New Orleans French Quarter
The French Quarter is also known as the Vieux Carré Historic District and is the oldest section in New Orleans. New Orleans’ French Quarter was founded by Jean-Baptiste Le Moyne de Bienville in 1718 when it became the city’s central square. Today, the French Quarter is a reflection of the French influence after the Louisiana Purchase.
Most of the historic buildings in New Orleans’ French Quarter were built during a period of Spanish rule in the late 1700s, or after U.S. annexation and statehood in the early 1800s. The French Quarter is a National Historic Landmark, and many of the buildings in this district have received designations of significance. Today, the French Quarter is a district bustling with tourists and locals.
The French Quarter consists of the land stretching along the Mississippi River, from Canal Street to Esplanade Avenue, and inland to North Rampart Street.
Most of the buildings in the French Quarter date back from before 1803, when the United States acquired New Orleans through the Louisiana Purchase. 19th and 20th-century buildings have been added to the area since its acquisition, and historic buildings have been protected by law since the 1920s and cannot be demolished. New renovations and construction projects in the neighborhood have to be done in accordance with the city’s regulations and preserve the historic architectural style.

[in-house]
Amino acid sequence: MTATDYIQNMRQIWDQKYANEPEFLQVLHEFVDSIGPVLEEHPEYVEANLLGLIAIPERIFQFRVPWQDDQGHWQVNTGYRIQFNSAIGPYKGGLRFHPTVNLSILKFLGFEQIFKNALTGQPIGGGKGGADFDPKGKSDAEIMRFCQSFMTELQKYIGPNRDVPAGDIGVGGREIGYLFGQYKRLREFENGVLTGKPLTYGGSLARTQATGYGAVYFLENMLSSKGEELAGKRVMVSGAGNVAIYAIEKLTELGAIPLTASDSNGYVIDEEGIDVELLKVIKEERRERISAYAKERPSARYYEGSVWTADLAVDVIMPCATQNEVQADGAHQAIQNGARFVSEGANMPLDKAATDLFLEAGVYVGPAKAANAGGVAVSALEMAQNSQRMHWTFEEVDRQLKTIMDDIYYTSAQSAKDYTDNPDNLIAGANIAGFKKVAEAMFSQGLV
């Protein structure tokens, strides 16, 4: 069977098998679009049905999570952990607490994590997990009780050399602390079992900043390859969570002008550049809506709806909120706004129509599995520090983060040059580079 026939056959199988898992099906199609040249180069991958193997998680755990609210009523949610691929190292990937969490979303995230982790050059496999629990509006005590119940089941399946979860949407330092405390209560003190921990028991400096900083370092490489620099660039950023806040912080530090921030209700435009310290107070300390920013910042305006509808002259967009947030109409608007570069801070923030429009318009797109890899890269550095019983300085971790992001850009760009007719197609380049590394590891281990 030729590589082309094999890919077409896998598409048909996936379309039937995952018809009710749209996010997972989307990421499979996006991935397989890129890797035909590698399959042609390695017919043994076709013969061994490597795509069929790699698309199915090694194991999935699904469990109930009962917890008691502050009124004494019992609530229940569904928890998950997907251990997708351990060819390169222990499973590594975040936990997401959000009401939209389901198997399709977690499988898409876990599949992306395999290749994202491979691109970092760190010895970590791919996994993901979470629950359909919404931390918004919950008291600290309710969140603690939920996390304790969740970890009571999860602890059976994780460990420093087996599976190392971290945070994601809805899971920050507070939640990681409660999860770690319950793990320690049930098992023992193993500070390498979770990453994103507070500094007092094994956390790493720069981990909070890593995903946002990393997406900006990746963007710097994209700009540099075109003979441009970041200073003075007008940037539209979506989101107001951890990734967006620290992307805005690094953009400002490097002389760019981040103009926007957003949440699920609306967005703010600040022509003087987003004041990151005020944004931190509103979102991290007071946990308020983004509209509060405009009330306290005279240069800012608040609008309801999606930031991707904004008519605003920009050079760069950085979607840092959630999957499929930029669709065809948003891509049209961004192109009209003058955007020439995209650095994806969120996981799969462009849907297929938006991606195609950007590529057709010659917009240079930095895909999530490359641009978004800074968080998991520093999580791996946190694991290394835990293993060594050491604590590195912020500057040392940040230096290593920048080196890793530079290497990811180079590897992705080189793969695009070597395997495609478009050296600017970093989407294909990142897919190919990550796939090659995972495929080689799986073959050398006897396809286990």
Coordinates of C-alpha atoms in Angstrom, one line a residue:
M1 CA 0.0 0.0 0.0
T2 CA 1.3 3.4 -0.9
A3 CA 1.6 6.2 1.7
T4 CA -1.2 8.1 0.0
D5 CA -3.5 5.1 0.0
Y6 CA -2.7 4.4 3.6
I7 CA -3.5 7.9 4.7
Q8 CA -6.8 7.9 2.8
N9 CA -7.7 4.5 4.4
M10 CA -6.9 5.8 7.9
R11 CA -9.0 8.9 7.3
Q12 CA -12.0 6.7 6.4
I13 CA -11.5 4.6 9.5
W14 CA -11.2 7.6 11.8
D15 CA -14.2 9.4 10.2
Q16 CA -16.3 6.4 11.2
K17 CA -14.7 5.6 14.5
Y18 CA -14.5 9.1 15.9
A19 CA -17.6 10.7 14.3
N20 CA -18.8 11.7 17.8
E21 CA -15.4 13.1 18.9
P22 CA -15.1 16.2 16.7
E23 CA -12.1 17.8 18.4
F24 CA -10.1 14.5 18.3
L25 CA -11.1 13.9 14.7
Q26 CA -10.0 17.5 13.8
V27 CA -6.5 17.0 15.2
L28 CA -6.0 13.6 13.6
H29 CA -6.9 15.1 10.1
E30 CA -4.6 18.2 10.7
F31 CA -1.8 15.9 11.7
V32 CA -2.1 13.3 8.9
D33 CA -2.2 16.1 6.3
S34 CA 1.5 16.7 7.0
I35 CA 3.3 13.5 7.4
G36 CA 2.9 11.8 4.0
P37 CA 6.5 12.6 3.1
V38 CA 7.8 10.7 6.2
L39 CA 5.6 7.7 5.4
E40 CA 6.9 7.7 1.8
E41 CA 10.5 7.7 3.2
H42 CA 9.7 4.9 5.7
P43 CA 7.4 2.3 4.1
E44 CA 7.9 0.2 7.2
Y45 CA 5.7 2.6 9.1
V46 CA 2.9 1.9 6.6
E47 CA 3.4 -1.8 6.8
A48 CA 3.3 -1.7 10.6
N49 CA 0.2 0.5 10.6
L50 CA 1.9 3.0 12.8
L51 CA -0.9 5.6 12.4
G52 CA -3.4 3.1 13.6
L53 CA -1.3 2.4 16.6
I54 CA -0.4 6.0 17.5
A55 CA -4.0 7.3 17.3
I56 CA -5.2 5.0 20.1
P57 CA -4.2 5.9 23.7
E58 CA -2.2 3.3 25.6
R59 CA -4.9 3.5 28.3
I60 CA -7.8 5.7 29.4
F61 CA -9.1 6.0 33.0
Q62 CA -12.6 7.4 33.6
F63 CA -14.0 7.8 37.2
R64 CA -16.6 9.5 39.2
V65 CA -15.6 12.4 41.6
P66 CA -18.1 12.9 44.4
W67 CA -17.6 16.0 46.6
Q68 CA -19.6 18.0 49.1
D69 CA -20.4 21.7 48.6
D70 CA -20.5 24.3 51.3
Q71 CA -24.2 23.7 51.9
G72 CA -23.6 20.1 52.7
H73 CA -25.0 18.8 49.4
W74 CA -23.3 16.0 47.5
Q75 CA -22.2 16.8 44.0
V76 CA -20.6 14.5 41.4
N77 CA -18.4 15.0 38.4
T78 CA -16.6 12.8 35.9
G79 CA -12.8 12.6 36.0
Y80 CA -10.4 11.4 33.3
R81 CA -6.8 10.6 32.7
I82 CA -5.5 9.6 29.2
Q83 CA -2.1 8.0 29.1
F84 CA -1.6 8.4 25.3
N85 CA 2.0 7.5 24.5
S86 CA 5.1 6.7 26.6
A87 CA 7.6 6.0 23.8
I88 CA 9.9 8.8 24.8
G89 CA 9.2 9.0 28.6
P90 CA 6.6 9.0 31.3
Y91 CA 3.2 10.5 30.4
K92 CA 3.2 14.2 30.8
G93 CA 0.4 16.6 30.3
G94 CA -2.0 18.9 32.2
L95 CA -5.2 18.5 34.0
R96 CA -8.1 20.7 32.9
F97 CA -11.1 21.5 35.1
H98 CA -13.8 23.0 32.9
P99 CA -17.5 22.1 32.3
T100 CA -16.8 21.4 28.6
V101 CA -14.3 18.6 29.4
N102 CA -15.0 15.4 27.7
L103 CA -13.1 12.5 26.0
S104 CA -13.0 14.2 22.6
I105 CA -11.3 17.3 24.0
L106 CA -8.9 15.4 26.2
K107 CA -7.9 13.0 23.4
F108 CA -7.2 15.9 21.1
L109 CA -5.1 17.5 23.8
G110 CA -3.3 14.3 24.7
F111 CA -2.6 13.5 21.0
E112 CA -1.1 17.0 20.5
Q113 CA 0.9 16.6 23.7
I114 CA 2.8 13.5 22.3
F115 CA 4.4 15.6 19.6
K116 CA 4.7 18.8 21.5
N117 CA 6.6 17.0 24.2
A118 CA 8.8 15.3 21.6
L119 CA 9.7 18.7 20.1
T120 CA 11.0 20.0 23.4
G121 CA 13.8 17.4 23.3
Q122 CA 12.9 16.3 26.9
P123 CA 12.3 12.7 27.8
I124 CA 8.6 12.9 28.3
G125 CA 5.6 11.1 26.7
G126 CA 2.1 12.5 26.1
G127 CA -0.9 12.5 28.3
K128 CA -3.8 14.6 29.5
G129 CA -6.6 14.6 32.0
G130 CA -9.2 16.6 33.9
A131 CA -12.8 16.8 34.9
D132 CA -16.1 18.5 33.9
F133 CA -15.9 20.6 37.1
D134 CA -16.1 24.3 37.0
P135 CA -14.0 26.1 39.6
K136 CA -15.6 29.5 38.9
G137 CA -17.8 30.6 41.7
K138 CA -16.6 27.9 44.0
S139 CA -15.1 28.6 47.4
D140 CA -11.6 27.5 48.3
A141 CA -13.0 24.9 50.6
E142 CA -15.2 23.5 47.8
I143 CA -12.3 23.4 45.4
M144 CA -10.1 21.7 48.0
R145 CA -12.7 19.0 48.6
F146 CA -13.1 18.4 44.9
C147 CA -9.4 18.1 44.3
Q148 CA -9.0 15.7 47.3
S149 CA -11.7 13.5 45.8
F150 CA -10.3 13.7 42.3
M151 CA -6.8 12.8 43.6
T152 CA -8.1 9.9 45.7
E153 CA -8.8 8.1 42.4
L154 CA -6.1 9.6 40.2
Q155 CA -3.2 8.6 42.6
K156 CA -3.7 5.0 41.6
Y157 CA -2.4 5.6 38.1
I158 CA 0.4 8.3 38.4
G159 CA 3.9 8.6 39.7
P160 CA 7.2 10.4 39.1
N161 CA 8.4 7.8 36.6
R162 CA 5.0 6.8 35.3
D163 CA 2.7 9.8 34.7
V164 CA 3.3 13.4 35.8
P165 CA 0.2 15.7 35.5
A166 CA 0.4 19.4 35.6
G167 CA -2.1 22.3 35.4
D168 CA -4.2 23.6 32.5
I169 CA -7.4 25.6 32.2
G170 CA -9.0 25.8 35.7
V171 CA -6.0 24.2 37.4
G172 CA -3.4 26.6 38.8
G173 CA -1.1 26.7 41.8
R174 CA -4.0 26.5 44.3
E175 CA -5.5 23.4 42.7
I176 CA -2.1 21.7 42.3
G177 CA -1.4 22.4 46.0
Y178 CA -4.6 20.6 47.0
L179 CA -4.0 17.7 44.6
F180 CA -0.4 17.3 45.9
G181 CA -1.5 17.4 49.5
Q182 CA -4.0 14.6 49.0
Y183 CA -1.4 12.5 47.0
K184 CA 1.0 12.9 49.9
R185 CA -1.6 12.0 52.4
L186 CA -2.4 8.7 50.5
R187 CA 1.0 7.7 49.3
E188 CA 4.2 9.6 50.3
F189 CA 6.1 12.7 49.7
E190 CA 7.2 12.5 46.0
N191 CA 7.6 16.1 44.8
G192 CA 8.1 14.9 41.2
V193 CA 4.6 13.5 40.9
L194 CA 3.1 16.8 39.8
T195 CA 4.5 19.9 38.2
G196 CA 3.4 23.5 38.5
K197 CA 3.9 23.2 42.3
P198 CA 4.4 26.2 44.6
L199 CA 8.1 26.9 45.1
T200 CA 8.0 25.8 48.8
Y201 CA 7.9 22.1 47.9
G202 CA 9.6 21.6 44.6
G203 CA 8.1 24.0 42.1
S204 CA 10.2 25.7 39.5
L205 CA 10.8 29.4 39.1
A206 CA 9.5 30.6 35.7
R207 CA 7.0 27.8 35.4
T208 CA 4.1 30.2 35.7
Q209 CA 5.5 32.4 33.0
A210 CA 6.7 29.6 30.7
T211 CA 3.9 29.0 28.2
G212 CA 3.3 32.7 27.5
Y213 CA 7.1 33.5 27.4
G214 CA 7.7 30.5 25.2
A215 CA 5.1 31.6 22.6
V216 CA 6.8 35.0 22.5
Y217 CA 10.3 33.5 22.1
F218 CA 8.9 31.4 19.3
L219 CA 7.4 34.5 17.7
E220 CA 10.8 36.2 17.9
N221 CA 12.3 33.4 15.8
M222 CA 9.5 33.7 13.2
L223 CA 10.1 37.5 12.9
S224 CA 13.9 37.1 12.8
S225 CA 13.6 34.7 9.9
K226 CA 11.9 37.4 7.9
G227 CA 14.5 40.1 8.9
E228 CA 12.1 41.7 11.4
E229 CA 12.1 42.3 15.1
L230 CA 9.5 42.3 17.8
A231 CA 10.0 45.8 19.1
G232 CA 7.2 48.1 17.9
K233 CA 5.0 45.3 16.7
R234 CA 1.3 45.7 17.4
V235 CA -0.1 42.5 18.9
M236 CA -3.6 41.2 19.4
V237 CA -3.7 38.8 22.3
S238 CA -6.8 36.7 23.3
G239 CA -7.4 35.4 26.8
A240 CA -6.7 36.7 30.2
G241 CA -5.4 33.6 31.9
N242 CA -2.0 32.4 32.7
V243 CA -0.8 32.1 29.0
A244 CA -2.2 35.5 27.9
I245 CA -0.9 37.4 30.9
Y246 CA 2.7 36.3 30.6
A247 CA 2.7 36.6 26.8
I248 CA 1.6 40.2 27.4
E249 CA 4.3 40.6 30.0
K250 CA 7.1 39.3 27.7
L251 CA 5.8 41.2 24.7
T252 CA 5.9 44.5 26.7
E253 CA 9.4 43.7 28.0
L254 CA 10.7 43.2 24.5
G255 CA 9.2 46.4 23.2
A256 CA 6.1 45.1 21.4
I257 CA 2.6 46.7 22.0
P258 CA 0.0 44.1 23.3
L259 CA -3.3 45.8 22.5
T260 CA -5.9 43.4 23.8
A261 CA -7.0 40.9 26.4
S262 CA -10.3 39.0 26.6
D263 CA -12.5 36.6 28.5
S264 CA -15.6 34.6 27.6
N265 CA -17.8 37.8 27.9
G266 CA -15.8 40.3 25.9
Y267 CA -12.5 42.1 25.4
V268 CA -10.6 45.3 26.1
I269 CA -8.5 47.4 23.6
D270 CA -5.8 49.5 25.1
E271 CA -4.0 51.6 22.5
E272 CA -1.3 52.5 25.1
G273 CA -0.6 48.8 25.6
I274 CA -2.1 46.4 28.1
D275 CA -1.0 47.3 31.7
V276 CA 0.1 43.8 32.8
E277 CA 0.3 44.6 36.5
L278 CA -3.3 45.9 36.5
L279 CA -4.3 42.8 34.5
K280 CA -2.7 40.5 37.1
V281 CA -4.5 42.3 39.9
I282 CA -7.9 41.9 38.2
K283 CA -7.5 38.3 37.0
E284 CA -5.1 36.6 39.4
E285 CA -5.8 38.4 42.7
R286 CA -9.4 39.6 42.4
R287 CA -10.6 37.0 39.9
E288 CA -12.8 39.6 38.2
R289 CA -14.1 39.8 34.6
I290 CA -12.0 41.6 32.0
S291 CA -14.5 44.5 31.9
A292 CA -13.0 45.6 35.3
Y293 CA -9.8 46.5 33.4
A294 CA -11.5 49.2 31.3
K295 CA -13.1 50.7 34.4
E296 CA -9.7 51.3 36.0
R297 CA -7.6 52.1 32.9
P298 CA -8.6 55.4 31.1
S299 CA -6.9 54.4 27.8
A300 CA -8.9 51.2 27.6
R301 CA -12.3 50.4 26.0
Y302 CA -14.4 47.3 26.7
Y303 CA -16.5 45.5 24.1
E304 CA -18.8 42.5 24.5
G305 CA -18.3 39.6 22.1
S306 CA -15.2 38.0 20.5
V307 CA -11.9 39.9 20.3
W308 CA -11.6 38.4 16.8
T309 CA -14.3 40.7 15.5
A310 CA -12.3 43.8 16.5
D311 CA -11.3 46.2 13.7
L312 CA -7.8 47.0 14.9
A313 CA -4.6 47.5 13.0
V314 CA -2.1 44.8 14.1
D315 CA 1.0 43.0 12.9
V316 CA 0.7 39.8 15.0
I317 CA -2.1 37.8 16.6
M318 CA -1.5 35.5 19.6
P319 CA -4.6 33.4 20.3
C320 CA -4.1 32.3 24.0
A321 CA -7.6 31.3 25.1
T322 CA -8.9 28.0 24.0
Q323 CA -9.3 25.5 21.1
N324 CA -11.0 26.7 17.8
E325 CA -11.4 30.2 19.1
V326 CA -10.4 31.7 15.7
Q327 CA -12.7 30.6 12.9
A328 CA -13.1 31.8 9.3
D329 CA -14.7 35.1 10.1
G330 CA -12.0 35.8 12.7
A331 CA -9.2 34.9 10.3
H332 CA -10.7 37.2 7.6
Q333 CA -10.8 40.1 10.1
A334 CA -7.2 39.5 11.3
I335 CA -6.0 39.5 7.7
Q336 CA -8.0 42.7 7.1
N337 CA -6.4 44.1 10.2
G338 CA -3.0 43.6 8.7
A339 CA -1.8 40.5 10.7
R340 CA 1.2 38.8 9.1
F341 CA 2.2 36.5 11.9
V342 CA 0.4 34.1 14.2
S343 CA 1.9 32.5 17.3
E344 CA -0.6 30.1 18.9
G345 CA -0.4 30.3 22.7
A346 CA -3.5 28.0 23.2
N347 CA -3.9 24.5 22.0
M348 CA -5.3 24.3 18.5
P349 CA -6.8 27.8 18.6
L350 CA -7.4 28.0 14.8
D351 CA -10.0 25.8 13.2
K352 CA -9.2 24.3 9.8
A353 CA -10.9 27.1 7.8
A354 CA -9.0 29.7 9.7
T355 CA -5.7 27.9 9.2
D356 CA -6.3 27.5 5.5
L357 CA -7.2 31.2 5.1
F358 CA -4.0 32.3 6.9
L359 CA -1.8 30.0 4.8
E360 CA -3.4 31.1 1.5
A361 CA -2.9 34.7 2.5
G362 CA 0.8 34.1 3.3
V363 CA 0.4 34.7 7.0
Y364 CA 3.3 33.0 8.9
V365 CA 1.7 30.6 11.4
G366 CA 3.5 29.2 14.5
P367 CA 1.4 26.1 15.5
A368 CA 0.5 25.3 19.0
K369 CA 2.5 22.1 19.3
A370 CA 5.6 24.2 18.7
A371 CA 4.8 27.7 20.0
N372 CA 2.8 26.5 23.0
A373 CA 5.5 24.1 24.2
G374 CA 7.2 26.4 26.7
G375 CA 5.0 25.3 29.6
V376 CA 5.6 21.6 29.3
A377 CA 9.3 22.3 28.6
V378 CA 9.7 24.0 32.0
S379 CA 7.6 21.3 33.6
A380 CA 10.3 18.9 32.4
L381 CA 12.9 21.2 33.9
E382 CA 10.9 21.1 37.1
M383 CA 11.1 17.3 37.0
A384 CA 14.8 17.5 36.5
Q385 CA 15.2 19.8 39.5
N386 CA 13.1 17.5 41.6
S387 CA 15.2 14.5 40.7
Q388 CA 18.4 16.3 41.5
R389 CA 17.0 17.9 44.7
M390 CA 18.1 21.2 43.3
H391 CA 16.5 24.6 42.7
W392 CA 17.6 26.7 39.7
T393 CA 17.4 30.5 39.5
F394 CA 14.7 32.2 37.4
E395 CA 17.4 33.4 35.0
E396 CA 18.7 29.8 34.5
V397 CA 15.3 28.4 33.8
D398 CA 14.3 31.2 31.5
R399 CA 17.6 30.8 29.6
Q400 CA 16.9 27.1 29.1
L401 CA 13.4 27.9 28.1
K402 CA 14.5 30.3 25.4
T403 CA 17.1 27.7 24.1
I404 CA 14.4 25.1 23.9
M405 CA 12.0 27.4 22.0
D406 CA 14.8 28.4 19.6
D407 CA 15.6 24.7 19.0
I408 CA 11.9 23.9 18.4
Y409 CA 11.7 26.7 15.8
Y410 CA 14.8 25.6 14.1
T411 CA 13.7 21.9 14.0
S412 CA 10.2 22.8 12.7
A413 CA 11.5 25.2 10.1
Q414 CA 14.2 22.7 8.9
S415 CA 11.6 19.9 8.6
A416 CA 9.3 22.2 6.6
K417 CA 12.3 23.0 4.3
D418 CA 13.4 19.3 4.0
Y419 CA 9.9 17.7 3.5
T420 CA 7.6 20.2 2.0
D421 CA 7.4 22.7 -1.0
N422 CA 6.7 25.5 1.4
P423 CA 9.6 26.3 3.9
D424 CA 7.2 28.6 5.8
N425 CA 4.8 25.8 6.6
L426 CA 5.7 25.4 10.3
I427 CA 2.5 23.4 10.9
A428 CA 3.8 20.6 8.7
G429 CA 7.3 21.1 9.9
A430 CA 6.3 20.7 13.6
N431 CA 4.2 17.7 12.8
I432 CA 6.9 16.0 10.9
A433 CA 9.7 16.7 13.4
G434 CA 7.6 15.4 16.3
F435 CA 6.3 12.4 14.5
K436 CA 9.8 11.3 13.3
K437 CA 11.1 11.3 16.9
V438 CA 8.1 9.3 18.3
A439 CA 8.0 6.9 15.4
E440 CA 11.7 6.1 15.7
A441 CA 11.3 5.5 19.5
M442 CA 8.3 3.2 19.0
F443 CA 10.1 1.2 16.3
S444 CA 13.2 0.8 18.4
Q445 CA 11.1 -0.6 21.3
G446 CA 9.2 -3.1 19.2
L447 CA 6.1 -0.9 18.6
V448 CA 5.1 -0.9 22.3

New Orleans and the surrounding military bases and shipyards welcomed thousands of servicemen and war workers, many of which paid visits to the French Quarter. The war produced a significant and permanent presence of exotic and risqué entertainment on the city’s most famous strip, Bourbon Street.
During the late 18th century is when more of the French Quarter’s architecture was built. However, the Great New Orleans Fire in 1788 and another fire in 1794 destroyed much of the Quarter’s French colonial architecture, leaving the Spanish to rebuild it. The previous French peaked roofs were replaced with flat, tiled ones. The wooded siding was banned and replaced with fire-resistant stucco which was painted in pastel hues.
Later, in the early 1900s, the French Quarter attracted a bohemian artistic community with its cheap rent and air of decay. These new bohemian residents played a major role in the first efforts of preservation of historic buildings in the French Quarter. In 1925, the Vieux Carré Commission (VCC) was established and started as an advisory body. In 1936 however, an amendment to the Louisiana constitution gave the VCC some regulatory power, and in the 1940s the VCC began to exercise that power to preserve and protect the historical attributes of the district.
In 2005, New Orleans was hit by Hurricane Katrina and while many other areas of the city were devastated, the French Quarter received relatively light flood damage in comparison. Some of the streets had minor flooding, and there were several buildings that were hit with significant wind damage, but most of the major landmarks in the French Quarter were dealt only minor damage. After Hurricane Katrina hit, several parts of New Orleans were subject of looting and violence; however, the French Quarter, with all of its shops and art galleries, remained largely untouched.